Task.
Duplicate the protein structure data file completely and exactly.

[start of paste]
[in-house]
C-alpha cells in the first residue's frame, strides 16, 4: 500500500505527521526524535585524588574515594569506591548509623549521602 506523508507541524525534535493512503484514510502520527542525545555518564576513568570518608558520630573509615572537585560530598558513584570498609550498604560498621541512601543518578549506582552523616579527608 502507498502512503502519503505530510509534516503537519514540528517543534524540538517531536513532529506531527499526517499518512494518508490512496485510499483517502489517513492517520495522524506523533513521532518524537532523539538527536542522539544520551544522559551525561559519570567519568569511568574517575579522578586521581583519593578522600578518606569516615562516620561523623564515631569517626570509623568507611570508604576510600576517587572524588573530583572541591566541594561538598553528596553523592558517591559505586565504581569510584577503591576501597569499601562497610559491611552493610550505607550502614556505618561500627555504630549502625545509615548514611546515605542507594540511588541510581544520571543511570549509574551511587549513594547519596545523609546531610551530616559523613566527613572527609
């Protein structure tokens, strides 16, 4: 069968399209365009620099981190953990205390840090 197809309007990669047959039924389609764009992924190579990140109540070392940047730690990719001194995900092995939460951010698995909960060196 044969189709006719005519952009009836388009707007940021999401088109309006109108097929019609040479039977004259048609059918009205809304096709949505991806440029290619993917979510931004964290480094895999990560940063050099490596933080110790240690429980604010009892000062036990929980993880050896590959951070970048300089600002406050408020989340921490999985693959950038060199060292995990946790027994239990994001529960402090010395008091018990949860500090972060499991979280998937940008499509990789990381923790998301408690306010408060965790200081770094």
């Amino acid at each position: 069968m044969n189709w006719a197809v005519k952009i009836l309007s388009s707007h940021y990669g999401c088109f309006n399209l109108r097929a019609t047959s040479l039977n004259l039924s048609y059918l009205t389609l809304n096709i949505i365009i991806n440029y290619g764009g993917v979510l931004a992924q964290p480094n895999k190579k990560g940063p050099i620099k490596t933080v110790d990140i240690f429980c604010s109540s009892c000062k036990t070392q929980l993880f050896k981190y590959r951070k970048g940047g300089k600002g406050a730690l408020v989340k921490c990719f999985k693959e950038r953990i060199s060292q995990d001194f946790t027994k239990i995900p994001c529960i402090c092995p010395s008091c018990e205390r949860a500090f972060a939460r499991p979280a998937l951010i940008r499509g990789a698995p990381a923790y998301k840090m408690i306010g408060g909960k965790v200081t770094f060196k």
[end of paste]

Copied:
[in-house]
C-alpha cells in the first residue's frame, strides 16, 4: 500500500505527521526524535585524588574515594569506591548509623549521602 506523508507541524525534535493512503484514510502520527542525545555518564576513568570518608558520630573509615572537585560530598558513584570498609550498604560498621541512601543518578549506582552523616579527608 502507498502512503502519503505530510509534516503537519514540528517543534524540538517531536513532529506531527499526517499518512494518508490512496485510499483517502489517513492517520495522524506523533513521532518524537532523539538527536542522539544520551544522559551525561559519570567519568569511568574517575579522578586521581583519593578522600578518606569516615562516620561523623564515631569517626570509623568507611570508604576510600576517587572524588573530583572541591566541594561538598553528596553523592558517591559505586565504581569510584577503591576501597569499601562497610559491611552493610550505607550502614556505618561500627555504630549502625545509615548514611546515605542507594540511588541510581544520571543511570549509574551511587549513594547519596545523609546531610551530616559523613566527613572527609
């Protein structure tokens, strides 16, 4: 069968399209365009620099981190953990205390840090 197809309007990669047959039924389609764009992924190579990140109540070392940047730690990719001194995900092995939460951010698995909960060196 044969189709006719005519952009009836388009707007940021999401088109309006109108097929019609040479039977004259048609059918009205809304096709949505991806440029290619993917979510931004964290480094895999990560940063050099490596933080110790240690429980604010009892000062036990929980993880050896590959951070970048300089600002406050408020989340921490999985693959950038060199060292995990946790027994239990994001529960402090010395008091018990949860500090972060499991979280998937940008499509990789990381923790998301408690306010408060965790200081770094």
């Amino acid at each position: 069968m044969n189709w006719a197809v005519k952009i009836l309007s388009s707007h940021y990669g999401c088109f309006n399209l109108r097929a019609t047959s040479l039977n004259l039924s048609y059918l009205t389609l809304n096709i949505i365009i991806n440029y290619g764009g993917v979510l931004a992924q964290p480094n895999k190579k990560g940063p050099i620099k490596t933080v110790d990140i240690f429980c604010s109540s009892c000062k036990t070392q929980l993880f050896k981190y590959r951070k970048g940047g300089k600002g406050a730690l408020v989340k921490c990719f999985k693959e950038r953990i060199s060292q995990d001194f946790t027994k239990i995900p994001c529960i402090c092995p010395s008091c018990e205390r949860a500090f972060a939460r499991p979280a998937l951010i940008r499509g990789a698995p990381a923790y998301k840090m408690i306010g408060g909960k965790v200081t770094f060196k």